March 15th, 2015

piranha - study hard.

Quarterly's Book Riot Book Box #6: March 2015

MARCH 2015

We come to you from the frozen tundra of Book Riot HQ, where we are seriously considering building an ice palace, blanketing ourselves in books, and hibernating until spring.

As I look outside at the stunning balmy weather of Los Gatos, I can't help but feel so damn smug.

This time around, we've chosen a chilling theme to go with the oh-so-chilly weather.  Hunker down, huddle up, and wrap your mind around some matters of life and death and the in-between.

So a dark, gothic box?  Or just a box obsessed with death?  Cool.


Carlos Delacruz is one of the New York Council of the Dead’s most unusual agents—an inbetweener, partially resurrected from a death he barely recalls suffering, after a life that’s missing from his memory. He thinks he is one of a kind—until he encounters other entities walking the fine line between life and death.
One inbetweener is a sorcerer. He’s summoned a horde of implike ngks capable of eliminating spirits, and they’re spreading through the city like a plague. They’ve already taken out some of NYCOD’s finest, leaving Carlos desperate to stop their master before he opens up the entrada to the Underworld—which would destroy the balance between the living and the dead.
But in uncovering this man’s identity, Carlos confronts the truth of his own life—and death.…

This sounds like fun - just my kind of book!  Accompanying the book is a bookmark drawn by the author.  I will no doubt lose it in the very near future, but it's a nice idea.

In Being Mortal, bestselling author Atul Gawande tackles the hardest challenge of his profession: how medicine can not only improve life but also the process of its ending.
Medicine has triumphed in modern times, transforming birth, injury, and infectious disease from harrowing to manageable. But in the inevitable condition of aging and death, the goals of medicine seem too frequently to run counter to the interest of the human spirit. Nursing homes, preoccupied with safety, pin patients into railed beds and wheelchairs. Hospitals isolate the dying, checking for vital signs long after the goals of cure have become moot. Doctors, committed to extending life, continue to carry out devastating procedures that in the end extend suffering.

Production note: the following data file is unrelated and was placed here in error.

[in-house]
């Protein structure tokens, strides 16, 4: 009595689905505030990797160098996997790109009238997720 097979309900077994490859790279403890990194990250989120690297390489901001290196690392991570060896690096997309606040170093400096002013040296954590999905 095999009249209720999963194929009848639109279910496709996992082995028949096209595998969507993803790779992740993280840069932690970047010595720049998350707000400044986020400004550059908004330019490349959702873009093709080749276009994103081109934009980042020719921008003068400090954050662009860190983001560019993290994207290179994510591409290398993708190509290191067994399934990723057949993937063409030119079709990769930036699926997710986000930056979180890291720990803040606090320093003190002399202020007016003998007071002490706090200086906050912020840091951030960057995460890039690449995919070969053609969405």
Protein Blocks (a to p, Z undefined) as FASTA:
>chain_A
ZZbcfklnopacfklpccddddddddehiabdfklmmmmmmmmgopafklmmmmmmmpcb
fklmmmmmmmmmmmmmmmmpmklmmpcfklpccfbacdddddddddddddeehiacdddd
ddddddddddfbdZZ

Gawande, a practicing surgeon, addresses his profession's ultimate limitation, arguing that quality of life is the desired goal for patients and families. Gawande offers examples of freer, more socially fulfilling models for assisting the infirm and dependent elderly, and he explores the varieties of hospice care to demonstrate that a person's last weeks or months may be rich and dignified.
Full of eye-opening research and riveting storytelling, Being Mortal asserts that medicine can comfort and enhance our experience even to the end, providing not only a good life but also a good end.

This book has been selling very well at our bookstore as older Baby Boomers begin to face their mortality as they say goodbye to their parents and move into the roles of family patriach and matriach.  I probably wouldn't have bought it on my own, but it looks interesting and I did plan to read it eventually.


It's a standard composition notebook.  Kinda underwhelming, to be honest.  A few months ago, Book Riot sent out this exact same library card design on a make-up bag.  Out of Print has a cool banned books line, and they do reproductions of famous vintage book covers as notebooks, too.  There was no reason for Book Riot to repeat themselves.
Maybe I'd be more excited if I hadn't just gotten another blank journal from the Indiespensable box...

Oh cool, a flask!  I am rather delighted with this one.  I have long wanted a flask for smuggling coconut rum into Disneyland to mix with a Dole Whip float, because that is an amazing flavor combination, and now I can do it.  (Not that I would do any such thing, Disney Legal!  I just like knowing that I could.)  As far as I can tell, the flask was custom-made for the subscription box - it's not available on either the Book Riot or Liquid Courage websites.

This isn't the most exciting box I've gotten from BookRiot; it seems scaled down somehow.  One book didn't have a bonus item attached to it, which was disappointing; the other had a bookmark but that doesn't offer fresh insight into the novel itself.  The flask is cool, and may even end up with a collectible value if this was the only way to get it.  I'm not much of a hard liquor drinker, so even though I like to joke about using this I probably never will.  Also, not sure what a library card notebook has to do with the overarching 'chilly' theme.

Hopefully the next box will be more exciting as the folks at Book Riot thaw out and bloom in the spring sunshine.


Quarterly Co. is a subscription box service company that partners with celebrities to "curate" boxes, usually themed around food or fashion or cool gadgets, which are mailed out four times a year. For their book-themed box, Quarterly partnered with Book Riot.
At $50.00 per quarter, the box isn't the cheapest subscription box service out there, but the curators promise that the retail value of the items you receive will be more than the cost.